Karma bar owner Gleb Kovalev says it was never meant to be a ‘travelling’ bar – Copyright AFP Wojtek RADWANSKI
Anna Maria Jakubek
Tucked under a bridge in downtown Warsaw is a bar like no other. Over the years, Karma has relocated from Belarus to Ukraine and Poland, in the face of repression and war.
Along the way, the watering hole has become a home away from home where tattooed young people drink beer, roll cigarettes and mix and mingle in their mother tongue.
“This bar never wanted to be a travelling bar… It was just to keep our community together,” said co-owner Gleb Kovalev, sporting a dark scraggly beard and inked from head to ankle.
“After things became much more political, we had to move and we had to stay together,” the hyperactive 31-year-old told AFP over a hotdog and a whiskey and coke.
The Belarusian regime staged a brutal crackdown on historic protests in 2020.
More recently, the country has served as a springboard for its ally Russia’s assault on Ukraine.
The events have led thousands of Belarusians and Ukrainians to take refuge in neighbouring Poland — a staunch critic of both the regime in Minsk and the Kremlin.
Some of the new arrivals end up at Karma.
Kovalev, who speaks seven languages, is sitting in a makeshift living room on the pavement behind the bar. There are a couple of armchairs, a tattered rug and potted plants.
It is a weekday and the night is young but already a dozen Belarusians are standing around with drinks, their laughter intermingling with the traffic overhead.
“I was in every Karma bar,” said Anton Lutsevich, a 3D artist from the central town of Bobruisk, noting the familiar faces from the original location.
“Many of them are now here, many of them were in Kyiv… Karma is like a sitcom. You come here and you see the same characters,” the tall 23-year-old told AFP.
His friend Andrey Makarevich once hightailed it from riot police across a Minsk cemetery.
“You know, your motherland is not a place — it’s the people from your country,” said Makarevich, a 27-year-old quality assurance engineer from the northeastern city of Vitebsk.
“So here I feel like I’m at home.”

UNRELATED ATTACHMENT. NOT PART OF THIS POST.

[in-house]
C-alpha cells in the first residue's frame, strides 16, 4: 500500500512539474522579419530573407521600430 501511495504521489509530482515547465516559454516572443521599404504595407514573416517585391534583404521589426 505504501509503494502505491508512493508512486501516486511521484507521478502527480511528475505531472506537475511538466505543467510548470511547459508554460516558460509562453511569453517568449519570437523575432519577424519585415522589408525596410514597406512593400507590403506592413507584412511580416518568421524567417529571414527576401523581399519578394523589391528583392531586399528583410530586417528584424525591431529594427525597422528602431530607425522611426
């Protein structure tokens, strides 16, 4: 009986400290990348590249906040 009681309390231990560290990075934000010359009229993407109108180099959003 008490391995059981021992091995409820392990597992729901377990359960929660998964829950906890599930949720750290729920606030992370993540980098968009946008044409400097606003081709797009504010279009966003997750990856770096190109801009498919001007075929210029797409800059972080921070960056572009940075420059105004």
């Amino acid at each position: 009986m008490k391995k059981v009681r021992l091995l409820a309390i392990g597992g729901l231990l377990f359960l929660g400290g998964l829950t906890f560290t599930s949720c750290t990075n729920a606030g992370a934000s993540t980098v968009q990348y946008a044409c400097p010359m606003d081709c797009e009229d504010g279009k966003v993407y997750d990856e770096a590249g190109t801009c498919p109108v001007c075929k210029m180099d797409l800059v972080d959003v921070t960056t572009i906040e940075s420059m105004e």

– Police ‘smashing faces’ –
Karma first opened in the Belarusian capital in late 2017 as an art bar with music and free tattoos raffled off every Monday, a place to “make parties” as Kovalev puts it.
Then came August 9, 2020, when veteran strongman Alexander Lukashenko crushed the protests that erupted after allegations of fraud in his election to a sixth term.
“It was the night that changed everything in our lives… My bar was assaulted by riot police,” Kovalev said.
“I was inside hiding people and I saw police being out of control, just like smashing faces,” he added.
“I was like two metres from being arrested. So yeah, I decided to leave absolutely.”
Kovalev opened another Karma in the Ukrainian capital last year, before he was again forced to pack his bags when Russia invaded.
The Warsaw edition of Karma has been up and running since June, mainly drawing Belarusians but also Ukrainians, Russian oppositionists, other foreigners and the occasional Pole.
“It’s pretty much a migrant bar now… We welcome everyone who shares our values,” Kovalev said.
“Like art, music, tattoos, a certain way of democracy and freedom that we didn’t have in the places we escaped, and also peace.”
Alex Chekonov, a regular, describes Karma as a safe place where “everybody will help you”.
“It’s always happy, always joy. Always funny and everybody is beautiful here,” the 32-year-old IT guy told AFP.
– ‘Russian roulette’ –
While young and cheerful, many in the crowd have a traumatic tale or two from back home.
“I’m not going back because, yeah, I’m afraid,” said Veronika Lindorenko, 32, who wore white and carried flowers at women’s protests after the Belarusian election.
“There is a high risk of me being imprisoned, as I was quite active, and it’s like Russian roulette — you never know,” she said, firing with her thumb and index finger like a gun.
The start-up consultant has reason to be scared: she spent 10 days locked up after one tense run-in with police while supporting striking factory workers in court.
“I don’t want to remember all this stuff because for me it’s quite painful,” she told AFP.
Lindorenko left for Ukraine when she heard the powers-that-be wanted to interview her — and then again started from scratch in Poland.
Kovalev has a theory about being an immigrant.
“You know, it’s very hard to lose everything only for the first time. Then the second time, it’s fine. And the third,” he said.
“It’s going to be even easier now because there are so many people who lost everything, like me.
“You just have to unite and recreate it.”